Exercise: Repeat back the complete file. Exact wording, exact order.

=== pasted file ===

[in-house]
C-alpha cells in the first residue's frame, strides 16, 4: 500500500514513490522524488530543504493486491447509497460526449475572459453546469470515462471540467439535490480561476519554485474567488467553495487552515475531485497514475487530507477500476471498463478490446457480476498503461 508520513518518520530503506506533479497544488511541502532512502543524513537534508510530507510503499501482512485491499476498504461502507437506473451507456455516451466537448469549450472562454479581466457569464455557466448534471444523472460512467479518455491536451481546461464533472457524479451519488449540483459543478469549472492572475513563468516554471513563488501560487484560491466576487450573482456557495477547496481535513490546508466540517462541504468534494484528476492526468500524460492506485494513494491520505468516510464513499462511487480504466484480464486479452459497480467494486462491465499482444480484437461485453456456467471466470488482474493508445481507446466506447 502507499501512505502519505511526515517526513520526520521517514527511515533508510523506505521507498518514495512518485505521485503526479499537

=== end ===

[in-house]
C-alpha cells in the first residue's frame, strides 16, 4: 500500500514513490522524488530543504493486491447509497460526449475572459453546469470515462471540467439535490480561476519554485474567488467553495487552515475531485497514475487530507477500476471498463478490446457480476498503461 508520513518518520530503506506533479497544488511541502532512502543524513537534508510530507510503499501482512485491499476498504461502507437506473451507456455516451466537448469549450472562454479581466457569464455557466448534471444523472460512467479518455491536451481546461464533472457524479451519488449540483459543478469549472492572475513563468516554471513563488501560487484560491466576487450573482456557495477547496481535513490546508466540517462541504468534494484528476492526468500524460492506485494513494491520505468516510464513499462511487480504466484480464486479452459497480467494486462491465499482444480484437461485453456456467471466470488482474493508445481507446466506447 502507499501512505502519505511526515517526513520526520521517514527511515533508510523506505521507498518514495512518485505521485503526479499537